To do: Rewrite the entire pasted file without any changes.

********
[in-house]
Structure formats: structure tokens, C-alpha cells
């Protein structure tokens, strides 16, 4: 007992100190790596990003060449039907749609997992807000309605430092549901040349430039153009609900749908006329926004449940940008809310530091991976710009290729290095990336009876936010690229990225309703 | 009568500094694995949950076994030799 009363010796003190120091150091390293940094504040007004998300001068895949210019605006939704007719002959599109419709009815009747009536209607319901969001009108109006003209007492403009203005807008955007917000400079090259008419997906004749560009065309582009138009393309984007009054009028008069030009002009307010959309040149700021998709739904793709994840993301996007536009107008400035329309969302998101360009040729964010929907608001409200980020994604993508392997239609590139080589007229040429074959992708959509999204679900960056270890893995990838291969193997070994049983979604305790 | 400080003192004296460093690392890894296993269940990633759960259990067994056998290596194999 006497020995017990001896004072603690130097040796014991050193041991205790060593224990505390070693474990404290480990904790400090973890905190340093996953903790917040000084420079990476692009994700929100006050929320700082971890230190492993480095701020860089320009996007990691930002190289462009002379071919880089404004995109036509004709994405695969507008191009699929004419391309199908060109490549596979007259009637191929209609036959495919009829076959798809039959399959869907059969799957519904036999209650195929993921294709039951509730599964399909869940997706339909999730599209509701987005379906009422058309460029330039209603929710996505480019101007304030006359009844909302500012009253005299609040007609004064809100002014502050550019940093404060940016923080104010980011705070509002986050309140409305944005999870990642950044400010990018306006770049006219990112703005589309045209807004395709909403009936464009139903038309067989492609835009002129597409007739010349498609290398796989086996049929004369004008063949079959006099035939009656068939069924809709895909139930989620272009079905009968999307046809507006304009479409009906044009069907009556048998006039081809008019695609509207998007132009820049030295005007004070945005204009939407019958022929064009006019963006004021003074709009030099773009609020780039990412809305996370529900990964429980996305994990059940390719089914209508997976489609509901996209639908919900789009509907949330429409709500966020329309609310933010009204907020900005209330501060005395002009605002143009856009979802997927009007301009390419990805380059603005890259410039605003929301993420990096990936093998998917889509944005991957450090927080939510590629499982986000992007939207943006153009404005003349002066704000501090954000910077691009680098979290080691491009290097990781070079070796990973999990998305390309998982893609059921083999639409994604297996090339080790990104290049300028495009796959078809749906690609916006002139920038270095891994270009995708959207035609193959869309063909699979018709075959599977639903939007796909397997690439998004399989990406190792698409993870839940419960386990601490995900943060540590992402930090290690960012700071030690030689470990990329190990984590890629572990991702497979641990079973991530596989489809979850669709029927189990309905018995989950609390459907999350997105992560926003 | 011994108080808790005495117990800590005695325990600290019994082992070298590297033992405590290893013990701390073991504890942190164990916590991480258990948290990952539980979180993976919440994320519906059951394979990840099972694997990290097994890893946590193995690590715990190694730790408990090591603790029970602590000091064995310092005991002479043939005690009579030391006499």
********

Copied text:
[in-house]
Structure formats: structure tokens, C-alpha cells
């Protein structure tokens, strides 16, 4: 007992100190790596990003060449039907749609997992807000309605430092549901040349430039153009609900749908006329926004449940940008809310530091991976710009290729290095990336009876936010690229990225309703 | 009568500094694995949950076994030799 009363010796003190120091150091390293940094504040007004998300001068895949210019605006939704007719002959599109419709009815009747009536209607319901969001009108109006003209007492403009203005807008955007917000400079090259008419997906004749560009065309582009138009393309984007009054009028008069030009002009307010959309040149700021998709739904793709994840993301996007536009107008400035329309969302998101360009040729964010929907608001409200980020994604993508392997239609590139080589007229040429074959992708959509999204679900960056270890893995990838291969193997070994049983979604305790 | 400080003192004296460093690392890894296993269940990633759960259990067994056998290596194999 006497020995017990001896004072603690130097040796014991050193041991205790060593224990505390070693474990404290480990904790400090973890905190340093996953903790917040000084420079990476692009994700929100006050929320700082971890230190492993480095701020860089320009996007990691930002190289462009002379071919880089404004995109036509004709994405695969507008191009699929004419391309199908060109490549596979007259009637191929209609036959495919009829076959798809039959399959869907059969799957519904036999209650195929993921294709039951509730599964399909869940997706339909999730599209509701987005379906009422058309460029330039209603929710996505480019101007304030006359009844909302500012009253005299609040007609004064809100002014502050550019940093404060940016923080104010980011705070509002986050309140409305944005999870990642950044400010990018306006770049006219990112703005589309045209807004395709909403009936464009139903038309067989492609835009002129597409007739010349498609290398796989086996049929004369004008063949079959006099035939009656068939069924809709895909139930989620272009079905009968999307046809507006304009479409009906044009069907009556048998006039081809008019695609509207998007132009820049030295005007004070945005204009939407019958022929064009006019963006004021003074709009030099773009609020780039990412809305996370529900990964429980996305994990059940390719089914209508997976489609509901996209639908919900789009509907949330429409709500966020329309609310933010009204907020900005209330501060005395002009605002143009856009979802997927009007301009390419990805380059603005890259410039605003929301993420990096990936093998998917889509944005991957450090927080939510590629499982986000992007939207943006153009404005003349002066704000501090954000910077691009680098979290080691491009290097990781070079070796990973999990998305390309998982893609059921083999639409994604297996090339080790990104290049300028495009796959078809749906690609916006002139920038270095891994270009995708959207035609193959869309063909699979018709075959599977639903939007796909397997690439998004399989990406190792698409993870839940419960386990601490995900943060540590992402930090290690960012700071030690030689470990990329190990984590890629572990991702497979641990079973991530596989489809979850669709029927189990309905018995989950609390459907999350997105992560926003 | 011994108080808790005495117990800590005695325990600290019994082992070298590297033992405590290893013990701390073991504890942190164990916590991480258990948290990952539980979180993976919440994320519906059951394979990840099972694997990290097994890893946590193995690590715990190694730790408990090591603790029970602590000091064995310092005991002479043939005690009579030391006499």